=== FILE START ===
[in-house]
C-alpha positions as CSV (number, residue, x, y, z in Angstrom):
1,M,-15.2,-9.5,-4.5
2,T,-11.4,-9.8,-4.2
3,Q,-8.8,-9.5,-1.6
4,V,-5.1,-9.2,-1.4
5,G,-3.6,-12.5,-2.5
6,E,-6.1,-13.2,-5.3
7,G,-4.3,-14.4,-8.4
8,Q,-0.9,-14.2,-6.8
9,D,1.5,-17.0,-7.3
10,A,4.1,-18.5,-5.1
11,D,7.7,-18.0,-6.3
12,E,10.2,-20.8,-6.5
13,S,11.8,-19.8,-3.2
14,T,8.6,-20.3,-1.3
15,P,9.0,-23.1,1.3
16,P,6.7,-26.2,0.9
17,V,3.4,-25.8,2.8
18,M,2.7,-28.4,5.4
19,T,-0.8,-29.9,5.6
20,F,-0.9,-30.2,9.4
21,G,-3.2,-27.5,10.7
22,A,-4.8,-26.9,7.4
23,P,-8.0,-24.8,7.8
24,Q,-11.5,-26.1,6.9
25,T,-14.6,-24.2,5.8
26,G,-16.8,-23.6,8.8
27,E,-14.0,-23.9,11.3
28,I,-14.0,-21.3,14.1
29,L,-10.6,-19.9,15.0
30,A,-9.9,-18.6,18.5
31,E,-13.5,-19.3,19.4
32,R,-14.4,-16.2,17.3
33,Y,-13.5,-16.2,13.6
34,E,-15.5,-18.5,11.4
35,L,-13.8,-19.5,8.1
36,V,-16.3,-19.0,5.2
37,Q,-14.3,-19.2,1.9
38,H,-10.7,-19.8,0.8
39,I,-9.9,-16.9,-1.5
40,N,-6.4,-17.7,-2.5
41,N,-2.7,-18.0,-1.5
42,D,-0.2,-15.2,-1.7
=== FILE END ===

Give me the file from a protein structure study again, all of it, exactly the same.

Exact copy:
[in-house]
C-alpha positions as CSV (number, residue, x, y, z in Angstrom):
1,M,-15.2,-9.5,-4.5
2,T,-11.4,-9.8,-4.2
3,Q,-8.8,-9.5,-1.6
4,V,-5.1,-9.2,-1.4
5,G,-3.6,-12.5,-2.5
6,E,-6.1,-13.2,-5.3
7,G,-4.3,-14.4,-8.4
8,Q,-0.9,-14.2,-6.8
9,D,1.5,-17.0,-7.3
10,A,4.1,-18.5,-5.1
11,D,7.7,-18.0,-6.3
12,E,10.2,-20.8,-6.5
13,S,11.8,-19.8,-3.2
14,T,8.6,-20.3,-1.3
15,P,9.0,-23.1,1.3
16,P,6.7,-26.2,0.9
17,V,3.4,-25.8,2.8
18,M,2.7,-28.4,5.4
19,T,-0.8,-29.9,5.6
20,F,-0.9,-30.2,9.4
21,G,-3.2,-27.5,10.7
22,A,-4.8,-26.9,7.4
23,P,-8.0,-24.8,7.8
24,Q,-11.5,-26.1,6.9
25,T,-14.6,-24.2,5.8
26,G,-16.8,-23.6,8.8
27,E,-14.0,-23.9,11.3
28,I,-14.0,-21.3,14.1
29,L,-10.6,-19.9,15.0
30,A,-9.9,-18.6,18.5
31,E,-13.5,-19.3,19.4
32,R,-14.4,-16.2,17.3
33,Y,-13.5,-16.2,13.6
34,E,-15.5,-18.5,11.4
35,L,-13.8,-19.5,8.1
36,V,-16.3,-19.0,5.2
37,Q,-14.3,-19.2,1.9
38,H,-10.7,-19.8,0.8
39,I,-9.9,-16.9,-1.5
40,N,-6.4,-17.7,-2.5
41,N,-2.7,-18.0,-1.5
42,D,-0.2,-15.2,-1.7